Matilija Pure Water Truck

phone

805-963-7873

Locally Owned Business
Serving Santa Barbara County since 1948

Locally Owned Business Serving Santa Barbara and Ventura County since 1948

Frequently asked Water Questions

What is Hard Water?

Water described as "hard" is high in dissolved minerals, specifically calcium, magnesium, and iron. Hard water is a nuisance because of mineral buildup on fixtures, plumbing, appliances, and poor soap and detergent performance. It also contributes to skin and hair problems as well as. If your dishes come out of the dishwasher with a white film; if it takes more then a damp cloth to clean your glass shower doors; if your colored laundry comes out “dull” and whites are a bit gray; if you need products like “Lime-A-Way” then you are literally paying the price for hard water. Santa Barbara has some of the hardest water in the country. Large amounts of magnesium, calcium, and iron can really be detrimental to you plumbing, fixtures, skin, hair, dishes, and clothes in the long run. Water hardness is classified by the U.S. Department of Interior and the Water Quality Association as follows:

Classification Grains per Gallon
Soft 0-1
Slightly Hard 1-3.5
Moderately Hard 3.5-7.0
Hard 7.0-10.5
Very Hard 10.5 and up

In Santa Barbara County the water tests at 25 to 38 grains per gallon with areas in Ventura and Oxnard at 26 - 45. This puts us at about 3 - 4 times the national level for very hard water.

Does My Region Have Hard Water?

The Central Coast: Malibu, Port Hueneme, Thousand Oaks, Simi Valley, Westlake Village, Camarillo, Ventura, Ojai, Oxnard, La Conchita, and Rincon Point, have some of the most beautiful homes, apartment buildings, and condominiums. Unfortunately, we have extremely hard water creating cloudy glasses, bad hair days and clothes that just never seem clean. We carry several different types of water softeners, water conditioners, and water filters in stock for rental or purchase. A soft water system will save you thousands of dollars every year by protecting all of your water using appliances and plumbing. Not only will you protect your home you will use up to 80% less cleaning products and reduce cleaning time. The time is now! Upgrade and old water softener, water conditioner, water filter, or reverse osmosis system… Save water, time, money, and the environment!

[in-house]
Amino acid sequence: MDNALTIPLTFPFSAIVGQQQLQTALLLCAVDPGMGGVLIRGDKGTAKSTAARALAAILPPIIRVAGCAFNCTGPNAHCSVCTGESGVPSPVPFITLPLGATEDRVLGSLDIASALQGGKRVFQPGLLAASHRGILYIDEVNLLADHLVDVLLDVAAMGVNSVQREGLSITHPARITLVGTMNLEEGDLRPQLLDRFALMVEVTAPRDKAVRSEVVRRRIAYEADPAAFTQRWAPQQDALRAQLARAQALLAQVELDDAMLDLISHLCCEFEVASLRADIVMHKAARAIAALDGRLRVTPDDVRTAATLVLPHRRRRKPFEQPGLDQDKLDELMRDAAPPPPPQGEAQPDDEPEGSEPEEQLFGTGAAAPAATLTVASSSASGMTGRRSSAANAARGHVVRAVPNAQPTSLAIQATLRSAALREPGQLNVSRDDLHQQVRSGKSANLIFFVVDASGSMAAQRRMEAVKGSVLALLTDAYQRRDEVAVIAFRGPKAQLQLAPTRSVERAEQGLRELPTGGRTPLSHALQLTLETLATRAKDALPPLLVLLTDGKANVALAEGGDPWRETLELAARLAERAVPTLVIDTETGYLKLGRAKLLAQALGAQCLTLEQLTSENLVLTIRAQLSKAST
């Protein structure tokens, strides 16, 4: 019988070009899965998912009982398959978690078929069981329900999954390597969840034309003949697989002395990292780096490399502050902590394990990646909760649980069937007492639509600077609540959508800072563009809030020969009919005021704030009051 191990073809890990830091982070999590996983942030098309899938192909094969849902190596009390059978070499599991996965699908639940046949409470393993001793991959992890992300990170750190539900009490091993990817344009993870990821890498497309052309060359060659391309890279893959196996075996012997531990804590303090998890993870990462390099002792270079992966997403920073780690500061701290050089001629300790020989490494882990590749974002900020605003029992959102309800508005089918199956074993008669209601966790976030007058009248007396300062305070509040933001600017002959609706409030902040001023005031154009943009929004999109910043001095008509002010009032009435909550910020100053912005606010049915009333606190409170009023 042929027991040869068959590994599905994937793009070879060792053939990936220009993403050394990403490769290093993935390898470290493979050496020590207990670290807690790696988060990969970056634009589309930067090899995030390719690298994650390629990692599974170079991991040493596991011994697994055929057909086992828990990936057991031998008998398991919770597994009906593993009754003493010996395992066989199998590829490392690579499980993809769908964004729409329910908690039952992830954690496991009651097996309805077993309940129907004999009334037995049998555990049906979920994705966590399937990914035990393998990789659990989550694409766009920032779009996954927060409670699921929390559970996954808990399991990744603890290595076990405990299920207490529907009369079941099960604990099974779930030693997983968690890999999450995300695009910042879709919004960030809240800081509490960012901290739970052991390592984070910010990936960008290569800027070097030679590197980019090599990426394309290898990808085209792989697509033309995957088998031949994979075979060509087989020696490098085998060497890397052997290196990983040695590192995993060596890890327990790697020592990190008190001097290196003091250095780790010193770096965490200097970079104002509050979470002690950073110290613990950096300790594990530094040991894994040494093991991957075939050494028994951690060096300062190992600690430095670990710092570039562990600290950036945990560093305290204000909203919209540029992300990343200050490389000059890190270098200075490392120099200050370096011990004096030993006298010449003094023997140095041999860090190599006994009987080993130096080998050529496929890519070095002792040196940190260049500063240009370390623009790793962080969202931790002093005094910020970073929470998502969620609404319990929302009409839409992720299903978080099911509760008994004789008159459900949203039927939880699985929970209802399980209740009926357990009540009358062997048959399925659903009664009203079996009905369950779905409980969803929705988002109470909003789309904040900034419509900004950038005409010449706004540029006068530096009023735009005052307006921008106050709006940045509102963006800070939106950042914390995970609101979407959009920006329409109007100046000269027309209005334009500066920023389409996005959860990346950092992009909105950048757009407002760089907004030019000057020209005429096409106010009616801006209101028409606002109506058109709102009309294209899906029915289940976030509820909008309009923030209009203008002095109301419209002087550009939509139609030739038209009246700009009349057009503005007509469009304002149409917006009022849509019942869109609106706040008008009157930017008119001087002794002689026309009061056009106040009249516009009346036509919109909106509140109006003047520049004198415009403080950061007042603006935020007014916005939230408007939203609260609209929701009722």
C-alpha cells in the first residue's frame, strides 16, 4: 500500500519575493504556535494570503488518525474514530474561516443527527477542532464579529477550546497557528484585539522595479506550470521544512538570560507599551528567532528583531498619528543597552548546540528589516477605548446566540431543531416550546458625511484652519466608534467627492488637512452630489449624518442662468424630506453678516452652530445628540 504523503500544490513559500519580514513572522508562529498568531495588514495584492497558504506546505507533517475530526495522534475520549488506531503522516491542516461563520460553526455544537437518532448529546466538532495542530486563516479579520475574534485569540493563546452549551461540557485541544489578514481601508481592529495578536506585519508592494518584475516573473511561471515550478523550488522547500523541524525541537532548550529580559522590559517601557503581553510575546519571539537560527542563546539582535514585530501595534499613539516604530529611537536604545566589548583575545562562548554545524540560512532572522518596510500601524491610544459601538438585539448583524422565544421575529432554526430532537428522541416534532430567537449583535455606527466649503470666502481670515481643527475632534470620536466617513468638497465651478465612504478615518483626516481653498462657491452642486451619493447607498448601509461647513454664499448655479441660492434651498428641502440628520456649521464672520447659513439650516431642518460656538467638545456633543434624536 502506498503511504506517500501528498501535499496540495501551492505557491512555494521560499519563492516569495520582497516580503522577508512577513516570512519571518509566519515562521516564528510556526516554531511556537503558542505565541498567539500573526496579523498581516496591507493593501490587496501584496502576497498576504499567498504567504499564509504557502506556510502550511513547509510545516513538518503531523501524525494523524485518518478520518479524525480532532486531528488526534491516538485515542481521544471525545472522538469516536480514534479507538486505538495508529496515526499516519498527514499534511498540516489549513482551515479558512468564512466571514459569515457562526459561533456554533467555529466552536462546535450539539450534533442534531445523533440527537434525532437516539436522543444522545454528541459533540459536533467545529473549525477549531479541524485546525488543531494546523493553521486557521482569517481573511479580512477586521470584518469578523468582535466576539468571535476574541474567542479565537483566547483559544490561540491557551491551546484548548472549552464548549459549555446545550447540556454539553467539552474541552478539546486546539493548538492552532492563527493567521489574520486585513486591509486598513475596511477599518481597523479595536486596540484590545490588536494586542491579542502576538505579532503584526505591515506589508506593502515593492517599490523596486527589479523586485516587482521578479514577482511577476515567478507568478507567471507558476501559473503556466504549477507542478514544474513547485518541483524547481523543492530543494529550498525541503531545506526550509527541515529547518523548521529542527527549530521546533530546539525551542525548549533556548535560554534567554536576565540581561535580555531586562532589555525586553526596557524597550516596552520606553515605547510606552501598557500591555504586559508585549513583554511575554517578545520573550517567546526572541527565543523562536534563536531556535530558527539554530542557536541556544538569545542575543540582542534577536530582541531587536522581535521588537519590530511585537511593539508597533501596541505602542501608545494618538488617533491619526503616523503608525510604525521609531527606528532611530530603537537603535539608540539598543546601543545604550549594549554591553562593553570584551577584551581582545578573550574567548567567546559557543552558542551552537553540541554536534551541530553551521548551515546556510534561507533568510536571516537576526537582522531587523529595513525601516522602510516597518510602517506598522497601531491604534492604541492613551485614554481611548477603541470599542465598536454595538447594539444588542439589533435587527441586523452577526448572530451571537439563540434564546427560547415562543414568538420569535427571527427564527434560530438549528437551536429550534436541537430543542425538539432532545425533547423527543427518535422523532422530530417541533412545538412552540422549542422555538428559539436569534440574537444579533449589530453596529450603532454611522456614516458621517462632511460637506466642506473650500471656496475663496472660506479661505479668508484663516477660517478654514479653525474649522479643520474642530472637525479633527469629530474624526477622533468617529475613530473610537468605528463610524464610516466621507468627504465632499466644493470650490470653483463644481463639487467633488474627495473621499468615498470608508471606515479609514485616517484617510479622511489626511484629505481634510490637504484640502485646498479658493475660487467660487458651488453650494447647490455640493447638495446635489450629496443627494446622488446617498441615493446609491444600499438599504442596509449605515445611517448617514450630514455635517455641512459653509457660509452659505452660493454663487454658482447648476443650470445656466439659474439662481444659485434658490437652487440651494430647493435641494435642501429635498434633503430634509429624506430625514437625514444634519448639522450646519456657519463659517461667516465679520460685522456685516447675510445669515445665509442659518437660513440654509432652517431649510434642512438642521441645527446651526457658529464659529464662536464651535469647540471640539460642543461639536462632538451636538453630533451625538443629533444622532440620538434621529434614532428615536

What is Soft Water?

Water that has been softened has had the hardness minerals that cause all the problems with your dishes, fixtures, laundry, skin, and hair removed. We offer water softeners that can bring the grains per gallon down to 0. The most common way to soften the water is with an automatic water softener.

Why do I need salt?

Automatic water softeners use salt to “recharge” their ability to soften your water. The main vessel is flushed with salt water, also called “brine”, which removes all the calcium and magnesium that the unit has removed from your water supply. The brine and the hardness minerals are then rinsed out of the unit into a drain. The salt itself is not directly “injected” into the water supply. As a comparison, one slice of white bread has 161 milligrams of sodium; 3/4 cup of canned baked beans = 1130 milligrams. Even a common Alka Seltzer tablet contains 532 milligrams of sodium. However, if you are on a sodium restricted diet, you should consult your doctor about the proper water for drinking. Remember, a reverse osmosis system will remove 99% of the sodium a softener may add.

Initial Hardness Sodium Added
1.0 grain per Gallon 7.5 mil/quart
5.0 grains per Gallon 37.5 mil/quart
10.0 grains per Gallon 75.0 mil/quart
20.0 grains per Gallon 150.0 mil/quart
40.0 grains per Gallon 300.0 mil/quart

What’s the difference between salt and potassium?

Potassium can be used as a substitute for salt. Potassium is more expensive than salt and is less efficient. Potassium is best used when waste goes to a “grey water system” instead of a sewer, or if a family member is on a sodium restricted diet and they plan on drinking or cooking with softened water.